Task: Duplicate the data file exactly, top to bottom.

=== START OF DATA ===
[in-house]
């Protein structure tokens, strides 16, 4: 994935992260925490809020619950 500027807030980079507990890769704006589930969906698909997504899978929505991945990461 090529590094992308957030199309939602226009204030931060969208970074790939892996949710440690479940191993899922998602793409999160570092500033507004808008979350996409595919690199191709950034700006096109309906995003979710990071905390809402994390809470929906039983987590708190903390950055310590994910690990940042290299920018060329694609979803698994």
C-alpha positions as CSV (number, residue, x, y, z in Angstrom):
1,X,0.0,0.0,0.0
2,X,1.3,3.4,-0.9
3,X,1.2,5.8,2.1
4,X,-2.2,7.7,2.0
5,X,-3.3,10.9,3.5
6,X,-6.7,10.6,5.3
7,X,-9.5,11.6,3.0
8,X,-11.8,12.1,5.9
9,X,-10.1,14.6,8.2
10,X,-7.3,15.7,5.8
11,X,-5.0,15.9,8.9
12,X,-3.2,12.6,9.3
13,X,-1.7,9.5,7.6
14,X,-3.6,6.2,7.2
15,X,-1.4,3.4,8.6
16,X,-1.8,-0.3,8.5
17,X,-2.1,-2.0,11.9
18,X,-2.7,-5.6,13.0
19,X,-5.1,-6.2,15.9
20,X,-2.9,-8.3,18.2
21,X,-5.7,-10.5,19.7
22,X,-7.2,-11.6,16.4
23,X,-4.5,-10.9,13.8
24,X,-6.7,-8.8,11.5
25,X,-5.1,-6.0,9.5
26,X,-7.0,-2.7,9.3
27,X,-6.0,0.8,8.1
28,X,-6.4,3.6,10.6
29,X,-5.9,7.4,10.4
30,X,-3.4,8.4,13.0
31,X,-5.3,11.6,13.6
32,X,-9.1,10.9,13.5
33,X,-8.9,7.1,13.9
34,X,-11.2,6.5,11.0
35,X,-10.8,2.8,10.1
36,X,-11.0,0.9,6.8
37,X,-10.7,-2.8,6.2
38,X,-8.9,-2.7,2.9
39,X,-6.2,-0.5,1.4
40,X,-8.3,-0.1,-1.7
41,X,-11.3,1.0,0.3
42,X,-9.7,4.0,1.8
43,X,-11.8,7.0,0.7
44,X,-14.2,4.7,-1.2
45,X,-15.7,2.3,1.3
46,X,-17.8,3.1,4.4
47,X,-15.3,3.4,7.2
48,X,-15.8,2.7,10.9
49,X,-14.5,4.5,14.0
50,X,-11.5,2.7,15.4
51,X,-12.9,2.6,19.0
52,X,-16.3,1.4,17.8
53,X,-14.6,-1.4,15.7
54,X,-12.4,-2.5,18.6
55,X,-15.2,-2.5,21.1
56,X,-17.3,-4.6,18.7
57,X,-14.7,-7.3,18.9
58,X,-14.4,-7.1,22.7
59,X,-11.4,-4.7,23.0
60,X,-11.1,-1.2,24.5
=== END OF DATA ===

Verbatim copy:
[in-house]
């Protein structure tokens, strides 16, 4: 994935992260925490809020619950 500027807030980079507990890769704006589930969906698909997504899978929505991945990461 090529590094992308957030199309939602226009204030931060969208970074790939892996949710440690479940191993899922998602793409999160570092500033507004808008979350996409595919690199191709950034700006096109309906995003979710990071905390809402994390809470929906039983987590708190903390950055310590994910690990940042290299920018060329694609979803698994």
C-alpha positions as CSV (number, residue, x, y, z in Angstrom):
1,X,0.0,0.0,0.0
2,X,1.3,3.4,-0.9
3,X,1.2,5.8,2.1
4,X,-2.2,7.7,2.0
5,X,-3.3,10.9,3.5
6,X,-6.7,10.6,5.3
7,X,-9.5,11.6,3.0
8,X,-11.8,12.1,5.9
9,X,-10.1,14.6,8.2
10,X,-7.3,15.7,5.8
11,X,-5.0,15.9,8.9
12,X,-3.2,12.6,9.3
13,X,-1.7,9.5,7.6
14,X,-3.6,6.2,7.2
15,X,-1.4,3.4,8.6
16,X,-1.8,-0.3,8.5
17,X,-2.1,-2.0,11.9
18,X,-2.7,-5.6,13.0
19,X,-5.1,-6.2,15.9
20,X,-2.9,-8.3,18.2
21,X,-5.7,-10.5,19.7
22,X,-7.2,-11.6,16.4
23,X,-4.5,-10.9,13.8
24,X,-6.7,-8.8,11.5
25,X,-5.1,-6.0,9.5
26,X,-7.0,-2.7,9.3
27,X,-6.0,0.8,8.1
28,X,-6.4,3.6,10.6
29,X,-5.9,7.4,10.4
30,X,-3.4,8.4,13.0
31,X,-5.3,11.6,13.6
32,X,-9.1,10.9,13.5
33,X,-8.9,7.1,13.9
34,X,-11.2,6.5,11.0
35,X,-10.8,2.8,10.1
36,X,-11.0,0.9,6.8
37,X,-10.7,-2.8,6.2
38,X,-8.9,-2.7,2.9
39,X,-6.2,-0.5,1.4
40,X,-8.3,-0.1,-1.7
41,X,-11.3,1.0,0.3
42,X,-9.7,4.0,1.8
43,X,-11.8,7.0,0.7
44,X,-14.2,4.7,-1.2
45,X,-15.7,2.3,1.3
46,X,-17.8,3.1,4.4
47,X,-15.3,3.4,7.2
48,X,-15.8,2.7,10.9
49,X,-14.5,4.5,14.0
50,X,-11.5,2.7,15.4
51,X,-12.9,2.6,19.0
52,X,-16.3,1.4,17.8
53,X,-14.6,-1.4,15.7
54,X,-12.4,-2.5,18.6
55,X,-15.2,-2.5,21.1
56,X,-17.3,-4.6,18.7
57,X,-14.7,-7.3,18.9
58,X,-14.4,-7.1,22.7
59,X,-11.4,-4.7,23.0
60,X,-11.1,-1.2,24.5